Economics of Heating Water on the Dairy Farm
Posted: December 19, 2011
A dairy accounting firm reported for 2010 that energy expenses (utilities and fuel and oil combined) cost an average of $138 per cow per year. The category of energy expenses was reported as the eighth largest production cost on dairies and was one of the fastest increasing. Modern dairies today depend upon significant amounts of energy in various forms. Heating water is often cited as the most energy-intensive function on the dairy farm. Today there are many types of water heating systems available that can use a variety of energy sources. The more common types of water heating systems include:
- Storage tank water heaters
- Tankless “on-demand” water heaters
- Heat pump water heaters
- Hybrid heat pump water heaters
- Hot-water supply boilers
- Combinations of the above
Water heaters utilize various forms of energy including electricity, natural
gas, LP gas, propane, fuel oil, and solid fuels such as coal and biomass (chunk
wood, wood chips, biomass pellets, and crop residues). In addition, solar energy
is being utilized as an energy source. The most appropriate energy source to use
for heating water depends on the type of water heating system and the delivered
prices for energy to your farm. Propane, LP gas, natural gas, fuel oil, and
electricity are the usual energy sources for the storage tank and tankless water
heaters. Nearly all heat pump water heaters use electricity as the energy
source. The solid fuels can only be used with the hot-water supply boilers.
Given its fluctuating nature, solar energy can only be relied upon for
pre-heating water for the dairy farm.
Another energy source for heating water is energy recovered from a variety of on-farm sources including reject heat from refrigeration condensers, plate coolers, and vacuum pumps. The systems installed to recover the refrigerant heat from condensers are called desuperheaters. With these energy recovery systems, water is heated only when the host equipment components are operating; therefore, these recovery systems can never be relied upon to provide all the energy needed for heating water for dairy farms. Like solar energy, the energy from recovery systems should only be used for pre-heating water before it enters the water heaters. However, it needs to be emphasized that not all models of tankless water heaters can be used to heat water that has already been pre-heated.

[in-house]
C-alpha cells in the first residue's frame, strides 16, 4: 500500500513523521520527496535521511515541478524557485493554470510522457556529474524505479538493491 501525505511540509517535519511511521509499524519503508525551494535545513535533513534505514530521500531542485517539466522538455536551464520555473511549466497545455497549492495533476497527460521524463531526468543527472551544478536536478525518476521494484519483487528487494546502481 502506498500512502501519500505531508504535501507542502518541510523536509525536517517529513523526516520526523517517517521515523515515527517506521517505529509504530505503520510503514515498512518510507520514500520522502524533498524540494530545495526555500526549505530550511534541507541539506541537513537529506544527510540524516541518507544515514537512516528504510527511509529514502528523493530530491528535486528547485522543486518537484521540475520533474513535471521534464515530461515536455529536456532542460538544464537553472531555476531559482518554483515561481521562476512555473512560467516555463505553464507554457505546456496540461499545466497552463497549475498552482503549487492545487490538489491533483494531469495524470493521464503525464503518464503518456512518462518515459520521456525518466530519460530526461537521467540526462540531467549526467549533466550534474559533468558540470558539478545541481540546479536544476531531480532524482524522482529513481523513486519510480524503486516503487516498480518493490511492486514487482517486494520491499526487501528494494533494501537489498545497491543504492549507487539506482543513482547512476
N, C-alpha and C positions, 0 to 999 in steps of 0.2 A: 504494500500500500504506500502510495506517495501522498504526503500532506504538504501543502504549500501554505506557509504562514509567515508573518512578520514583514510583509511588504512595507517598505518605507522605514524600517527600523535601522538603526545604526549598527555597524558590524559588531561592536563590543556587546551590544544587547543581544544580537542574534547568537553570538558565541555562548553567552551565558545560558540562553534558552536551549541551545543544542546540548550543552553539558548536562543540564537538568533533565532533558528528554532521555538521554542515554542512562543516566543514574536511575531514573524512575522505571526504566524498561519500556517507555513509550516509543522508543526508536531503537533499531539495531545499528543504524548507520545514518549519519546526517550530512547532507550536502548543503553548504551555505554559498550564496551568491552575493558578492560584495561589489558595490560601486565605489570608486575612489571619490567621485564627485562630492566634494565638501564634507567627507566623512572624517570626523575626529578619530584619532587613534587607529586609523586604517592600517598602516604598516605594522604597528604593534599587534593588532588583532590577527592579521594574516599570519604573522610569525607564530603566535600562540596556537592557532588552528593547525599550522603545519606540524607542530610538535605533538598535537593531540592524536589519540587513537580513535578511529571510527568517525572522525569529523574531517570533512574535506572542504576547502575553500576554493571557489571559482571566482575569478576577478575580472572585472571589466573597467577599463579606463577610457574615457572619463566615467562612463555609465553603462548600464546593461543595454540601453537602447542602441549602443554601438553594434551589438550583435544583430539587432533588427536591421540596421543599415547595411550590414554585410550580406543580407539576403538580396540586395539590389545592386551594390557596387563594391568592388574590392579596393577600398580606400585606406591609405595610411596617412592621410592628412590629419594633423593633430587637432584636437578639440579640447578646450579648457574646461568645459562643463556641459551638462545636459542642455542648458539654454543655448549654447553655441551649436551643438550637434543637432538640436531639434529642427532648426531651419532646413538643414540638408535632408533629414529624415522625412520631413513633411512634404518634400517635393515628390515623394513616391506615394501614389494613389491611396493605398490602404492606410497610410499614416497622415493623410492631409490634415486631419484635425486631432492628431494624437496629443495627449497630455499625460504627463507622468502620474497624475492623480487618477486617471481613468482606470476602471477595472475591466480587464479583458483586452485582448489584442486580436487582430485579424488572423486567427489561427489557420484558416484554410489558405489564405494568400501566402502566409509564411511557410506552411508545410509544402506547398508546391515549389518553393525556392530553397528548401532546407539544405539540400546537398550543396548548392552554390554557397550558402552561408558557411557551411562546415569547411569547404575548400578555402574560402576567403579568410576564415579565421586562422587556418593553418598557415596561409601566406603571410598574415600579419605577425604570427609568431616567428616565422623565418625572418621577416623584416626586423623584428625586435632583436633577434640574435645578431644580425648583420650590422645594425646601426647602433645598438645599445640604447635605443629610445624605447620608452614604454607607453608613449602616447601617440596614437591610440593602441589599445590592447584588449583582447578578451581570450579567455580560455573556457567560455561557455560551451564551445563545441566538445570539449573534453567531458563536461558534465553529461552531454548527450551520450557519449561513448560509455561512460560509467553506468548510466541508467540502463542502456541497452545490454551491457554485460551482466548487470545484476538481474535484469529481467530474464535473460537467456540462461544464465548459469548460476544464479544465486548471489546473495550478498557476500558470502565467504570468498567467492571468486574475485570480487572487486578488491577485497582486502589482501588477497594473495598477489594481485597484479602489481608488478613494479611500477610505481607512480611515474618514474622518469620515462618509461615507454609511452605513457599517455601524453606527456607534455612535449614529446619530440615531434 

The only way to compare the cost of one energy source compared to another is on the basis of dollars per million BTUs ($$/MMBTU). You can download an Excel spreadsheet from the web at Energy Cost Comparison Charts that will enable you to make quick and easy cost comparisons of the various energy sources. However, recovered energy and solar energy cannot be evaluated with this spreadsheet; for these energy sources, you need to calculate the costs for installation and operation to make comparisons.
There is no one type of water heater that can be recommended because of the differing characteristics of each dairy farm. Each farm has its unique requirements for both the quantity of hot water needed and the required temperature(s) of the hot water. However, there is one generalization that can be made concerning water heaters on dairy farms. Unless you have a very small dairy farm with no milking pipeline system, then you must choose a commercial or industrial water heating system as opposed to a residential water heater. A residential water heater does not have the design features to produce the volume of water at the required high temperatures to operate in an efficient, cost-effective manner on a modern dairy farm.
A future article will be discussing the features and advantages of the various types of water heating systems for dairy farms identified near the top of this article.
- By Dennis Buffington, professor, Penn State Department of Agricultural and Biological Engineering